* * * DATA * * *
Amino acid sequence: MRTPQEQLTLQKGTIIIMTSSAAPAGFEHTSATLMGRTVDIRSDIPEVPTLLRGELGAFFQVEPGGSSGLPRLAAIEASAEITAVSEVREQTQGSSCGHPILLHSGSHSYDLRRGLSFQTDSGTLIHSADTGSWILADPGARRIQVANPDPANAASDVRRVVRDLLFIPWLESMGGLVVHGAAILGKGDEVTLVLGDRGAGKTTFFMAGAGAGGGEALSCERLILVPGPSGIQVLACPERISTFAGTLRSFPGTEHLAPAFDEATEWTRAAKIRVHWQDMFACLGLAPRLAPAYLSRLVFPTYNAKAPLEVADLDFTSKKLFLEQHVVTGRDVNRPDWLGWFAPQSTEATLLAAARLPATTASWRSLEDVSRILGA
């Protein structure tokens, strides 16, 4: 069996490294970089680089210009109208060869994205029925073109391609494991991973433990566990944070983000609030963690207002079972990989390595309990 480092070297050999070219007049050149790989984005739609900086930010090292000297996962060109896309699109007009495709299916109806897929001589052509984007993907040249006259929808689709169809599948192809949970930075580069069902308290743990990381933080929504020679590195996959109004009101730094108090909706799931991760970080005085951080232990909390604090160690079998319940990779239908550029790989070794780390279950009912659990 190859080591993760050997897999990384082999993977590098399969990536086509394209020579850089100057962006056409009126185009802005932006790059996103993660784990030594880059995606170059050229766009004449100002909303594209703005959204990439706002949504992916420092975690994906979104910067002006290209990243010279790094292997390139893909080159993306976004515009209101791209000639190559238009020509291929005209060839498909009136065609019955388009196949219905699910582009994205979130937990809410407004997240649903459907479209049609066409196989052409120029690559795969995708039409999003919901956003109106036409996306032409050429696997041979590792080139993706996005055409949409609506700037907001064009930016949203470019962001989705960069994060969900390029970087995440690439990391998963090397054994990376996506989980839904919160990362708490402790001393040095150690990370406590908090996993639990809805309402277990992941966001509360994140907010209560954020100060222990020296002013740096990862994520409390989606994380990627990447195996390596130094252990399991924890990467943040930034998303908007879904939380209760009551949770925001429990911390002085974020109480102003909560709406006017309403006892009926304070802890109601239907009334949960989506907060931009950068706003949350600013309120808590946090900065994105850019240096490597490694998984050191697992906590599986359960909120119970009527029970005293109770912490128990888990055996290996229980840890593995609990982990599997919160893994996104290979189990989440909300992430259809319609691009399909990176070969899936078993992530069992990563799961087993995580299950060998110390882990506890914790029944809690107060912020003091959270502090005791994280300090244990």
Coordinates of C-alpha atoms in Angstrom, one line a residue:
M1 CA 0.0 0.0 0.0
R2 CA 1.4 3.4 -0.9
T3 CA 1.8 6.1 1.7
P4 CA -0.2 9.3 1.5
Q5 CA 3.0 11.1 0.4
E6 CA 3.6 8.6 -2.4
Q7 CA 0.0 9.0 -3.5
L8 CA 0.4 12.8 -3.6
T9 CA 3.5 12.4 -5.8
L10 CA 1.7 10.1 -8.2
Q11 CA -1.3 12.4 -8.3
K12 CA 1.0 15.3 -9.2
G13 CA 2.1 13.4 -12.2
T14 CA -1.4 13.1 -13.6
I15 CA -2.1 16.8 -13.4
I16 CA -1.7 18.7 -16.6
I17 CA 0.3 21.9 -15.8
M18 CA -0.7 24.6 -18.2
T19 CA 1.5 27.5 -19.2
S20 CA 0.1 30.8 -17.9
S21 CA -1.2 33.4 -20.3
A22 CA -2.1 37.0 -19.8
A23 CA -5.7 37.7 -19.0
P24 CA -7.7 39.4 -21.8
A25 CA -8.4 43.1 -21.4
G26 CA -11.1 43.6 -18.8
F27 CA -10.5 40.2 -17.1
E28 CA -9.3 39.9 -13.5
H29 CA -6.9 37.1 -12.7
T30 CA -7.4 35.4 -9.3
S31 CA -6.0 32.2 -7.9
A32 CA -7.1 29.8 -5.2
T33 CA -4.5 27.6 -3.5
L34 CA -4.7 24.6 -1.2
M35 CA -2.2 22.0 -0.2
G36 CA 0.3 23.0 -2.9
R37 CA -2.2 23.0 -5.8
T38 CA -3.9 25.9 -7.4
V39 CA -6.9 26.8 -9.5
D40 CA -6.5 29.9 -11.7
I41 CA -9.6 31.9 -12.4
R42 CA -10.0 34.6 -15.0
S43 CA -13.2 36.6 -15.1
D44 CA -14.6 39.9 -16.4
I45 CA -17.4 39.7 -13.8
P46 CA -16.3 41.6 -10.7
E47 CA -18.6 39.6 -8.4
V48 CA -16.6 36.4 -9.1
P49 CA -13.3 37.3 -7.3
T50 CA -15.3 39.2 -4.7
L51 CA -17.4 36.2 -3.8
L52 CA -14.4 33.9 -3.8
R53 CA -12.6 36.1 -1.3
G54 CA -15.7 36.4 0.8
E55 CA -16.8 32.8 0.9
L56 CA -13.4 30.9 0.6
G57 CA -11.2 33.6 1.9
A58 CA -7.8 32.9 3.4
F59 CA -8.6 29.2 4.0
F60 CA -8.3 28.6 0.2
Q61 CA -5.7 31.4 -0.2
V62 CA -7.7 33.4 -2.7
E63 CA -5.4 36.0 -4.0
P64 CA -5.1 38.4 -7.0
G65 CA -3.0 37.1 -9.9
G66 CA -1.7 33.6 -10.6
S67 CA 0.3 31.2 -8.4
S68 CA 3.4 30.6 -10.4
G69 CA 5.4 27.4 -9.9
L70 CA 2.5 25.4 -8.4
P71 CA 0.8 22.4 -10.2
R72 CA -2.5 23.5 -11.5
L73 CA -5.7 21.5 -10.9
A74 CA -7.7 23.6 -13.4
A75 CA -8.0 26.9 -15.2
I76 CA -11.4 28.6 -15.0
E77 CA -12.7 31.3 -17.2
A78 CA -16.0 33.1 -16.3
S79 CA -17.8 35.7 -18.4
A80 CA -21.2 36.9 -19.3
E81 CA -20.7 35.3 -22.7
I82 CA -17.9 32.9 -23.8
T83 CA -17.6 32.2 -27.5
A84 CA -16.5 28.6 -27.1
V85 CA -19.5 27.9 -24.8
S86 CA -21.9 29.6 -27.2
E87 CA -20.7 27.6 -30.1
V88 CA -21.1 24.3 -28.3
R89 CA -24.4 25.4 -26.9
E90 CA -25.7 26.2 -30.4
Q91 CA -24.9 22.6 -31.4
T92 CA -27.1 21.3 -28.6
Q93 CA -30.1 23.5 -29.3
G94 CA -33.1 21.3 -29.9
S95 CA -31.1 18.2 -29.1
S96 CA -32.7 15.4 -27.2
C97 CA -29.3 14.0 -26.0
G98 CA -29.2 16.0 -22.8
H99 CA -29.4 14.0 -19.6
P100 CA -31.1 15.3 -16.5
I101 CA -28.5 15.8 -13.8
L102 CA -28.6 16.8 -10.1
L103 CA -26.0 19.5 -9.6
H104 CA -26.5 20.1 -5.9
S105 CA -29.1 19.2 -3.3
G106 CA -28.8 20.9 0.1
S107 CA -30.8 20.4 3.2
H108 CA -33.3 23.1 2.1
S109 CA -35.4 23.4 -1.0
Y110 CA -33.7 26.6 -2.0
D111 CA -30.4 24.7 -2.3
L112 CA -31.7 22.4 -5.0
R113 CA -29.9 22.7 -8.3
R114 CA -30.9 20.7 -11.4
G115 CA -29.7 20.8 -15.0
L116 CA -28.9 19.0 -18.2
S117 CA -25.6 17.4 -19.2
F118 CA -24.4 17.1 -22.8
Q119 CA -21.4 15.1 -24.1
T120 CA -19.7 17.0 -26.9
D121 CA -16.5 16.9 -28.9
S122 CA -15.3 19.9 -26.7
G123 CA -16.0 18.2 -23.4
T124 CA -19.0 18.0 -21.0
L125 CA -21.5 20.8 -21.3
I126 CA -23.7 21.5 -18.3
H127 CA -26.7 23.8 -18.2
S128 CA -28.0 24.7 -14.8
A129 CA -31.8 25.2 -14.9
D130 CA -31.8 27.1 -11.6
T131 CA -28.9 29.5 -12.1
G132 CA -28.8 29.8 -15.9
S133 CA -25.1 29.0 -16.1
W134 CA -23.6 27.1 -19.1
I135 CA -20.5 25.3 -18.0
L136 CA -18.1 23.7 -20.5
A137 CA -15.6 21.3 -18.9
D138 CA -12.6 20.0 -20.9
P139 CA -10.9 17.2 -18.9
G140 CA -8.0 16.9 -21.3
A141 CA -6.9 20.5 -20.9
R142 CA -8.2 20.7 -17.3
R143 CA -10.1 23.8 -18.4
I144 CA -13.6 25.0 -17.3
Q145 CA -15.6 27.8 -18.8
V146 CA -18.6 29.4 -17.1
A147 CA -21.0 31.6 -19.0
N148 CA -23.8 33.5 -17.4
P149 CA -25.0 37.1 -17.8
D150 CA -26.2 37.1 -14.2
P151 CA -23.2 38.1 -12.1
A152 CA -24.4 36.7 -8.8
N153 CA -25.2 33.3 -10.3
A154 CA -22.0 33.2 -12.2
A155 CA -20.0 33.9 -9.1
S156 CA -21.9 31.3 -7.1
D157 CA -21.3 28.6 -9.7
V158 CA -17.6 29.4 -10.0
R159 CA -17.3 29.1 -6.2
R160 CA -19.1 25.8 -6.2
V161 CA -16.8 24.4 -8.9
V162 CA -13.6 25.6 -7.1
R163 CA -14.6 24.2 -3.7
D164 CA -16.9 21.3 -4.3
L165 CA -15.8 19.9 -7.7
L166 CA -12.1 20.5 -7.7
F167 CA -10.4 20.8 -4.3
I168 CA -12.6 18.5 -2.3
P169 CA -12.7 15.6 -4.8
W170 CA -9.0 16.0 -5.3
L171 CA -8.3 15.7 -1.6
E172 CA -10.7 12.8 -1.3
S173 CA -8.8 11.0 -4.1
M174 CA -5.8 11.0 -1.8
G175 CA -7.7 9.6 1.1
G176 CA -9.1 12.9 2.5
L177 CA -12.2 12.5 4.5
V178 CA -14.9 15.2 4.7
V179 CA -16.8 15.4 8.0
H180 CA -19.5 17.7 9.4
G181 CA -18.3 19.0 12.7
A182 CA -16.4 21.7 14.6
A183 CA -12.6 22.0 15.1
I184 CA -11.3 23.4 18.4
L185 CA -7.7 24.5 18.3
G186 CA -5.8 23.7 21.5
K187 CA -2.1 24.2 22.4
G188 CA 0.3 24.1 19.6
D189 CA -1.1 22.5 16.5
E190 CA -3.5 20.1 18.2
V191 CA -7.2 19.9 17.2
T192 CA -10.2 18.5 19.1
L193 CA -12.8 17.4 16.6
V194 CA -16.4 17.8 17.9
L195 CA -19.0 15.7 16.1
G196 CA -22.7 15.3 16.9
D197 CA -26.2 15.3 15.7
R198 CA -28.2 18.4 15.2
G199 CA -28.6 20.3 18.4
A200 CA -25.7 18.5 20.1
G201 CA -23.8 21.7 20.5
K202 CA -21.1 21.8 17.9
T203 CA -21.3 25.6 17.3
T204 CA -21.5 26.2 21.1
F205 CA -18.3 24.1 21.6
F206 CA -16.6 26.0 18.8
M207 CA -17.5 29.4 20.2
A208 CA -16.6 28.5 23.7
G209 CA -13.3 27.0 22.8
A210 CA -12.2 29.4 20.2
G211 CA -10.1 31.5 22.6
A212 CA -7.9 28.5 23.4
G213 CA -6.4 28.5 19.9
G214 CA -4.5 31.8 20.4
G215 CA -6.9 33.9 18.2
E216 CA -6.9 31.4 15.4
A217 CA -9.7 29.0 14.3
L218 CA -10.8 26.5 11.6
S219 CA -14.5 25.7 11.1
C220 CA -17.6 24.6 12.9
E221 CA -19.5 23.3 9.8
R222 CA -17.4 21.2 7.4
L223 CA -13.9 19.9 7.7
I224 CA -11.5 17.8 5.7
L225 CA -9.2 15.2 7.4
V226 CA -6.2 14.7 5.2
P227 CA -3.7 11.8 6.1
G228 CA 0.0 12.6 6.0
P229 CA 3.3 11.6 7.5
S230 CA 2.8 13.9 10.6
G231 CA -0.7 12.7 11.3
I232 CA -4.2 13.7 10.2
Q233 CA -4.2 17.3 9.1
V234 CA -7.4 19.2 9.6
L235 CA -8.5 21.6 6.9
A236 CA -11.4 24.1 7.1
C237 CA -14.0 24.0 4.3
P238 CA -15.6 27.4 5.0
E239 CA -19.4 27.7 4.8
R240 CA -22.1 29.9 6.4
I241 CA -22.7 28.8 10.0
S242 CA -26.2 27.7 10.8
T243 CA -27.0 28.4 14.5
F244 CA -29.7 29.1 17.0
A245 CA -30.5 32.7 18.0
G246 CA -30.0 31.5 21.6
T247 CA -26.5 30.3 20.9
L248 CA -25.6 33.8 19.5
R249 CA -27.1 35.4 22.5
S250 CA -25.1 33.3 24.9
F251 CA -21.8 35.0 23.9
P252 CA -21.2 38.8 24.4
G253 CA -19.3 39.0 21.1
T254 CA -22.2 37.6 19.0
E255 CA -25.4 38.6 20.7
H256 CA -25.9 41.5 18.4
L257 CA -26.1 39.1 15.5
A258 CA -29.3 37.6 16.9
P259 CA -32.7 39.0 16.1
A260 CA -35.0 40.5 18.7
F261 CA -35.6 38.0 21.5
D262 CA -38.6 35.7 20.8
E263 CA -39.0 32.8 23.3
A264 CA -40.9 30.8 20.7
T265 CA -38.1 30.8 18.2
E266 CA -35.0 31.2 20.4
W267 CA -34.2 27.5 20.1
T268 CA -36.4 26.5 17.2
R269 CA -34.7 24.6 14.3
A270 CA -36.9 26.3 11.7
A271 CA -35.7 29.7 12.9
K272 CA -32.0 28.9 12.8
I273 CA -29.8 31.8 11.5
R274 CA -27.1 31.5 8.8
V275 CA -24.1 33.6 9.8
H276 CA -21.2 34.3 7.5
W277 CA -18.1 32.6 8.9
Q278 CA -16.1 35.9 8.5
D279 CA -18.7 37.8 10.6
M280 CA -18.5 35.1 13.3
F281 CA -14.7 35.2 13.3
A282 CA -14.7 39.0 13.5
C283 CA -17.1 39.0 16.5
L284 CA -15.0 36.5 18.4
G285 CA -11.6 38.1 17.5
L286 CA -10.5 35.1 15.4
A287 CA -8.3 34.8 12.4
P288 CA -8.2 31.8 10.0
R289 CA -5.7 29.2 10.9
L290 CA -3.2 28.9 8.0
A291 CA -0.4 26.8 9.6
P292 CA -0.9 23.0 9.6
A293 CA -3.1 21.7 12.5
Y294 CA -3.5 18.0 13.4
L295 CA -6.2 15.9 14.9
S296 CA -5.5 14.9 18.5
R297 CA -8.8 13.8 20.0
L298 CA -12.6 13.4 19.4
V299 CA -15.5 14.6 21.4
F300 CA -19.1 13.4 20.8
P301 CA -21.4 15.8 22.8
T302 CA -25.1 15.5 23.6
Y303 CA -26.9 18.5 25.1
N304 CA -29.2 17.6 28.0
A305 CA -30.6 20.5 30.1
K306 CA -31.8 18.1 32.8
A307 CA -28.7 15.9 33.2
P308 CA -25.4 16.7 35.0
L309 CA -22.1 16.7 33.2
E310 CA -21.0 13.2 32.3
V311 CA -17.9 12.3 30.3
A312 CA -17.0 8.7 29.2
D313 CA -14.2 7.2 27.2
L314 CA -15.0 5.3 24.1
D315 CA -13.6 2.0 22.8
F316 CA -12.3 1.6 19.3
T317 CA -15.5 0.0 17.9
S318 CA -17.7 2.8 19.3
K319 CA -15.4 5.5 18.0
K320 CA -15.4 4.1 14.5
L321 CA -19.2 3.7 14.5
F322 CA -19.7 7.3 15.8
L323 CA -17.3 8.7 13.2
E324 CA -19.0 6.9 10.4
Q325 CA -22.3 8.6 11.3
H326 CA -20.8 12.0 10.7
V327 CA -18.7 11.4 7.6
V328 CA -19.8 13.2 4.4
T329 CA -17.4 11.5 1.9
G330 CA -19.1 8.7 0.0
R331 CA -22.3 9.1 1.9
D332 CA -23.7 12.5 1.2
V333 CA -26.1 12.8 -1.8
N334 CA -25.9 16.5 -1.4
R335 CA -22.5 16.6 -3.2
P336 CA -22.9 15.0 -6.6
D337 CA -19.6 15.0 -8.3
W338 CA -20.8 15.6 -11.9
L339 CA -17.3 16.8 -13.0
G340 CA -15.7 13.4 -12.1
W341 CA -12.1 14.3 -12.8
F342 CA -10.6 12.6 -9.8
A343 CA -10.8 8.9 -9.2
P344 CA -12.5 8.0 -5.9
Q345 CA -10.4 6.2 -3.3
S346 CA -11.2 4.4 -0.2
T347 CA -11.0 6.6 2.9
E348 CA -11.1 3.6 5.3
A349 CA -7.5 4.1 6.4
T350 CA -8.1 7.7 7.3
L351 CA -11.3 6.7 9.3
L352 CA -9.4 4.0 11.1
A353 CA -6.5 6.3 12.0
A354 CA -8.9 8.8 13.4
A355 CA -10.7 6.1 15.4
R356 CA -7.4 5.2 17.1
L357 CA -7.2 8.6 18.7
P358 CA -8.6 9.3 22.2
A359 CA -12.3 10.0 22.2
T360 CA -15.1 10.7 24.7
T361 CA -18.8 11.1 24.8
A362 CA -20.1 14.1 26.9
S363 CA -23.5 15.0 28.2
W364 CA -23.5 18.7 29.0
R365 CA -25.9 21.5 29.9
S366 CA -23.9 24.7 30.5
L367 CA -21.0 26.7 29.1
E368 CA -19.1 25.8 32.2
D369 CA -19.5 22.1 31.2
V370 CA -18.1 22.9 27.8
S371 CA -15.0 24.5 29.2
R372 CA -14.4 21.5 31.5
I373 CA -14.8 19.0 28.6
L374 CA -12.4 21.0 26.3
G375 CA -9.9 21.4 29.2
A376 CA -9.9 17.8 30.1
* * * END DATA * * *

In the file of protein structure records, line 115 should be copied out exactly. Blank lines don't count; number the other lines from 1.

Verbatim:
L112 CA -31.7 22.4 -5.0